"Let's open a bookstore," I say to my husband every now and then. "A used bookstore. With a few new books we really like." I'm picturing an old-fashioned shop, with comfy chairs and shelves bent under dusty treasures, and tea and cookies for favorite customers. Oh, and a cat. The cat is a very important part of the bookstore fantasy, which resembles an illustration from a madly twee children's book, only darker and browner.
"You'd hate it, Katha," my husband always says, and he tells me again about a used bookshop he always used to visit when in London, whose proprietor went slowly mad from loneliness — and probably looming bankruptcy, too — as customers less and less often rang the doorbell. "It's awful to be running a failing business."
Indeed. I remember that shop. Once, my husband told me, it had been a neighborhood gathering spot, where readers, collectors, and scholars dropped in to chat and gossip and browse. But by the time of my visit, it was a mess, with unsorted books sliding from every surface and piling up on the floor. The shop owner, a bony middle-aged man with thinning hair, chattered nervously and a bit desperately, as if he hadn't spoken to a living soul in weeks. There was, needless to say, no tea, no cookies, no cat — and no books I really wanted, either. I couldn't leave empty-handed, though, so I bought a biography of Delacroix I would probably never read and an anthology of 17th-century metaphysical poetry already sitting in my study back in New York, and fled.
We know that independent bookstores are having a hard time. But so are used bookstores. If it isn't slow sales — Alibris and AbeBooks are so easy and quick, to say nothing of ebooks — it's rising rents and retirements and real estate deals. In the Connecticut town where I spend summers, the Book Loft ("The Original Information Device! No Batteries Needed!") is closing. I bought a whole box of books there a month ago for maybe $15, and the owner, a gentle, melancholy man getting on in years, who says he will be moving to New Jersey and has no plan to open a store there, let me take what I wanted from a batch of books he was going to drop off at Goodwill. I already have more books than I could read if I lived to 100 — make that 150 — but how could I resist? That university press paperback about fetishism in French literature? Not only does it look fascinating, I know the author!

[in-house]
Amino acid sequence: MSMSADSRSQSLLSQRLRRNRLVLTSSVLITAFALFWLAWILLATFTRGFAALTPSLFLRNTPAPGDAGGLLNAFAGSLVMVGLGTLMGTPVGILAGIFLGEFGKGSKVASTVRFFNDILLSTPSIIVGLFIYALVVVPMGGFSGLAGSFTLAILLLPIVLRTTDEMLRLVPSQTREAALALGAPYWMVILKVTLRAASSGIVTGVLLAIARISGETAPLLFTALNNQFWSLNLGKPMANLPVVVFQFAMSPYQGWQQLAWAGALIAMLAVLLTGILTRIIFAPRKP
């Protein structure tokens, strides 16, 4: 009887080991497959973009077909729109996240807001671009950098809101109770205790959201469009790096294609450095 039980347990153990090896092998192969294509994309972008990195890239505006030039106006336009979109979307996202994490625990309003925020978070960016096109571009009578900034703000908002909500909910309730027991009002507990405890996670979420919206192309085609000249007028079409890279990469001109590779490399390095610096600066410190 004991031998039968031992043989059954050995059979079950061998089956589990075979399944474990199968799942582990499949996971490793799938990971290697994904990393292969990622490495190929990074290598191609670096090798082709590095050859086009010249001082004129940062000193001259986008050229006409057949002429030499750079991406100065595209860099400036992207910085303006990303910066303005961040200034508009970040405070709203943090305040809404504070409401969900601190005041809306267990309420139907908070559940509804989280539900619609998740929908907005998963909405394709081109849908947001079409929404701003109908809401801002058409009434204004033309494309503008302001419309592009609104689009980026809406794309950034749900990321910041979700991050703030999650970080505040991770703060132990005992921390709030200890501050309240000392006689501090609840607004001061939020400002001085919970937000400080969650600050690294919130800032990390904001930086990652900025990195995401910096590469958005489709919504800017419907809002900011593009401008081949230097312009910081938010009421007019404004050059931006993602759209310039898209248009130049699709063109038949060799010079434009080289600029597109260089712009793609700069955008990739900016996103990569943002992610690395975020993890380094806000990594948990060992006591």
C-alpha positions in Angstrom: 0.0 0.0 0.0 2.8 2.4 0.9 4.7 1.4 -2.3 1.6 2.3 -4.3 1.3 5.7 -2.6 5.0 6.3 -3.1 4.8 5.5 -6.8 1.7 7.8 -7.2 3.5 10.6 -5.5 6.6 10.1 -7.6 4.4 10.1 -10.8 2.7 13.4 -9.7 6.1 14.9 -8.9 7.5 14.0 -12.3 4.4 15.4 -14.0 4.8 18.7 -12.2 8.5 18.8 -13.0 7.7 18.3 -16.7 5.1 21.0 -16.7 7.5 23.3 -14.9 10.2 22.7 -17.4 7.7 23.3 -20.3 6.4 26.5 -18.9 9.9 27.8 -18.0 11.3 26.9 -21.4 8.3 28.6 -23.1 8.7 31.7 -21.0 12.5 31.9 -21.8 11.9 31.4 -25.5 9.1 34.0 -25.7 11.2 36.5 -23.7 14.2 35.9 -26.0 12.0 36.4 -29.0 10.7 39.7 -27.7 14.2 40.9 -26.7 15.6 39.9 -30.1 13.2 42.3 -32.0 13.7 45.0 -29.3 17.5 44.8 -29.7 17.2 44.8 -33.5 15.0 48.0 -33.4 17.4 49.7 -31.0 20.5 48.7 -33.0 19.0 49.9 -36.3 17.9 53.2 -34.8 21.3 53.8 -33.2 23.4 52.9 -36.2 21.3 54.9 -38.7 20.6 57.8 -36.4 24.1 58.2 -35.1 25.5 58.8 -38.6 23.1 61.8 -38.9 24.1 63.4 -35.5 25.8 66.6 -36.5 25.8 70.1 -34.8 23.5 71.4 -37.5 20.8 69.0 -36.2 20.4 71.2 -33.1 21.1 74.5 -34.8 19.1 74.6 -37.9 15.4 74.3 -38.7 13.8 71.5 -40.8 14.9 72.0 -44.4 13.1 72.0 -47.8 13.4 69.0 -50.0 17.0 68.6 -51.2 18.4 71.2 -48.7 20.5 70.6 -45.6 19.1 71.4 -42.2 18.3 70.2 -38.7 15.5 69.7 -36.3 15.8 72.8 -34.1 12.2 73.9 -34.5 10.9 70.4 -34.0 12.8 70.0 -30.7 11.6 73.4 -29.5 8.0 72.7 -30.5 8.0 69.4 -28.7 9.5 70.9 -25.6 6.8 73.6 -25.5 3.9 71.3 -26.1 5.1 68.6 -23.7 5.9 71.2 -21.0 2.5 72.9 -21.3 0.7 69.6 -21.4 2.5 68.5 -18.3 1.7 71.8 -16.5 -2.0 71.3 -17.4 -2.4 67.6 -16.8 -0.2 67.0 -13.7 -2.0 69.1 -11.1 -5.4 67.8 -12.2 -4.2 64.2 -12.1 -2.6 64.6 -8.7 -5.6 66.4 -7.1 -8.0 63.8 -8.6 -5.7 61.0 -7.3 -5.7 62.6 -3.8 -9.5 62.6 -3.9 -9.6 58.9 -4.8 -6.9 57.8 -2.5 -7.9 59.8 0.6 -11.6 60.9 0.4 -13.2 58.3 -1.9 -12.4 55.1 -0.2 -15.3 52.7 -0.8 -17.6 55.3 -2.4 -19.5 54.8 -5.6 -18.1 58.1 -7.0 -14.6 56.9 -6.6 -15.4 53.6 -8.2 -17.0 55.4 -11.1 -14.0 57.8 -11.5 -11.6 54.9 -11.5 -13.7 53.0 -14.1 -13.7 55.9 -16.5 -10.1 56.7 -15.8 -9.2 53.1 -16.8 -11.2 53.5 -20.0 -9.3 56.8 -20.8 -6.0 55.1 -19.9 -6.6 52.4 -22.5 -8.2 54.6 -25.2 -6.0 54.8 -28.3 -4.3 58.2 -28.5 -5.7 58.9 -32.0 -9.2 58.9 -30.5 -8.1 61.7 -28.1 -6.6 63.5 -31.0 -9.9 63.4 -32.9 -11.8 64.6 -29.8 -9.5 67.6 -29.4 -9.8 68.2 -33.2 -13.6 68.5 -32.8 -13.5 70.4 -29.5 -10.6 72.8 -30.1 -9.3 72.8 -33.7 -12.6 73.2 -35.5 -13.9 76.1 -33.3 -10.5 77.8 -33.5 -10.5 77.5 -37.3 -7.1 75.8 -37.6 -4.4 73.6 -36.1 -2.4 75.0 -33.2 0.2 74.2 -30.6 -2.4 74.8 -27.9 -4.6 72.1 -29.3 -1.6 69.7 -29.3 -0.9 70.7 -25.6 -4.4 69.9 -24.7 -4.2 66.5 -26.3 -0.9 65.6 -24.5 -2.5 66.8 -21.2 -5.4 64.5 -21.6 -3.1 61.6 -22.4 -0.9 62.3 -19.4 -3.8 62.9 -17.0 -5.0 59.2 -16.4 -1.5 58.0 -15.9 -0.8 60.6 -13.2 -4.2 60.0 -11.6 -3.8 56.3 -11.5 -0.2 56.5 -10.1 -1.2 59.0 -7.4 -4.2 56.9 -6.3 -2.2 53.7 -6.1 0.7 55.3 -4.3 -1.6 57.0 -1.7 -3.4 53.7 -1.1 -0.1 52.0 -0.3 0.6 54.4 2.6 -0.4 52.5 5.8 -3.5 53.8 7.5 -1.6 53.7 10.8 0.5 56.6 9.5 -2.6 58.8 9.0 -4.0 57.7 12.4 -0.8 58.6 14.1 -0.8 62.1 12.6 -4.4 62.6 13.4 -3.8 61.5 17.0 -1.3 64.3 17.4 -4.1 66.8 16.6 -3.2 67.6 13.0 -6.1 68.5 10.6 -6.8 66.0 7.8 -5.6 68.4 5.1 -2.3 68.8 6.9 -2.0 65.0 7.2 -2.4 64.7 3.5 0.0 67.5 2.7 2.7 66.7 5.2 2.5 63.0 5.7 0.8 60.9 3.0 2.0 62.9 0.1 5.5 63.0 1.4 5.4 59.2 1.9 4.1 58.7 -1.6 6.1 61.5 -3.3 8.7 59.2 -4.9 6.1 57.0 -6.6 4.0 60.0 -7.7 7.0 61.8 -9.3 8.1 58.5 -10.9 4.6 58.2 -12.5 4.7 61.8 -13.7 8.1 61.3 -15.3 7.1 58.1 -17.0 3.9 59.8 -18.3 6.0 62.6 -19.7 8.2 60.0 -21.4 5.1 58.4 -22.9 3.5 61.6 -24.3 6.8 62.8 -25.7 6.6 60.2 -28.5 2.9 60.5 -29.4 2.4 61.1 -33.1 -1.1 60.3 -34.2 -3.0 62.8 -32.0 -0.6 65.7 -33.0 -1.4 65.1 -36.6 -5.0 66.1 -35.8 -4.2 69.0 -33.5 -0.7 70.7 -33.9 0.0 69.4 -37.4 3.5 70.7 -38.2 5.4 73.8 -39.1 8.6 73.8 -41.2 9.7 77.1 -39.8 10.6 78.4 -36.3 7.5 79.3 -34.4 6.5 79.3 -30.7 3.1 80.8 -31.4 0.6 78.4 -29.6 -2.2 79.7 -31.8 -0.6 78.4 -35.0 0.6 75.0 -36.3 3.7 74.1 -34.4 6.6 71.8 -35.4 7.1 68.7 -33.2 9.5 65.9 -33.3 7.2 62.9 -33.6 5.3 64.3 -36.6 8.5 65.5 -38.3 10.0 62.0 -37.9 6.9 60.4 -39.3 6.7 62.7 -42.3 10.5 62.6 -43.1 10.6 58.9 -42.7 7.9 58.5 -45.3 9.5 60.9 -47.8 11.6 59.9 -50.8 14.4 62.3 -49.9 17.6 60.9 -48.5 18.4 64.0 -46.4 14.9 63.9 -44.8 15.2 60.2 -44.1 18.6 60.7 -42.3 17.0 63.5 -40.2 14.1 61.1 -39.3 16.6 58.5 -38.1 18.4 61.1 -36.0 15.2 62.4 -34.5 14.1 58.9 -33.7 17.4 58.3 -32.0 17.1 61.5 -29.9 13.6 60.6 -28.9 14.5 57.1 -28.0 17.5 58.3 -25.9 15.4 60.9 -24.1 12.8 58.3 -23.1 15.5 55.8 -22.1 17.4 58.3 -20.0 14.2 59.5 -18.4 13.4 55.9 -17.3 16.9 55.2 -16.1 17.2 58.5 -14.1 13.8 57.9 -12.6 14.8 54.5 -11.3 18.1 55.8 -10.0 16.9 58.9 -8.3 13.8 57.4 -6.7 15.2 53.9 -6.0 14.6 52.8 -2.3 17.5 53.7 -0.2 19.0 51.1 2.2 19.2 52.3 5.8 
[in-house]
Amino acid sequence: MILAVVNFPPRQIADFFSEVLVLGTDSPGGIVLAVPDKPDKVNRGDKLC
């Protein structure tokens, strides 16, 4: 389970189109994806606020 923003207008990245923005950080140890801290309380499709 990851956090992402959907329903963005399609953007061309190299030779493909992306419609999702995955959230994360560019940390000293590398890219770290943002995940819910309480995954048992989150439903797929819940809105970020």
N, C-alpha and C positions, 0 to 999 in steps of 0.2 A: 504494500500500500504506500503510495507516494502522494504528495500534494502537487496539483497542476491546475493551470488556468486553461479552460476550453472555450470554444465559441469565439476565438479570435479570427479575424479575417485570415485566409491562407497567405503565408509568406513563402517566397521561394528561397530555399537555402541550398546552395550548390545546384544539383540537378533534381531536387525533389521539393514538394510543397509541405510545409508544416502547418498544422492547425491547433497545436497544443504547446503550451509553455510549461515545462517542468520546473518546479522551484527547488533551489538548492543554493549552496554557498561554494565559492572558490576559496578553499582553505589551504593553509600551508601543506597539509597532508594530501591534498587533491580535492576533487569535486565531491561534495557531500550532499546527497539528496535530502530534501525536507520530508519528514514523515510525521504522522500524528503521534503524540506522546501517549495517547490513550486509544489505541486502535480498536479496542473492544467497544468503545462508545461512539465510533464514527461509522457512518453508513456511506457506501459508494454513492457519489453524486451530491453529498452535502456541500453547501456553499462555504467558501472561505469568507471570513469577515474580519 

Why do I love these hapless, hopeless stores so much? There's the lure of serendipity, of course. Online stores mean you can instantly track down that beloved book from your childhood, but what about the books you didn't know you wanted, books you maybe didn't even know existed? Books like Robinson Crusoe in Words of One Syllable, for example, a hugely popular Victorian illustrated children's book. Who knew?
For me, it's personal too. I grew up in a used bookstore. Sam Colton's store on Montague Street in Brooklyn Heights was my home away from home all through my childhood and teens. I would go in after school and just sit there, enjoying the quiet, dusty smell of old books, and reading old National Geographics and books about Greek mythology and archeology Sam set aside for me. (I don't think I bought more than a handful of books in all those years.) Sam was not the cheerfullest of men — I remember him as burdened with worries and rather gruff — but he was nice to me. Men would come in — I remember them in coats and hats, which tells you this was a long time ago — and hang about chatting and kidding each other while I sat in the corner, leafing through articles about Thor Heyerdahl and Arctic exploration and the palace of Knossos. Much later, when I met the great writer Frank McCourt, I learned that he had been a haunter of Sam Colton's shop as well. Maybe he was one of those men in hats?
Today Sam's shop is a real estate agent's office, and Sam himself has probably passed away — he would be close to a hundred now. But I have my memories. And I have my bookshop fantasy, which I refuse to abandon just because it's not a practical business proposition and would require a lot of things I'm not good at, like keeping careful records and remembering to pay taxes on time. My daydream isn't really about selling books, you see, but about gathering them together, and preserving them, and surrounding myself with them, and having all the time in the world to explore them and enjoy them. I would drink the tea, and eat the cookies, and stroke the cat, and finally finish Memoirs of Hadrian, which was one of my mother's favorite novels but I put down my senior year in high school and never picked up again.
It would be all right if I had no customers, I tell my husband. Maybe better. After all, I don't like to be disturbed when I'm reading.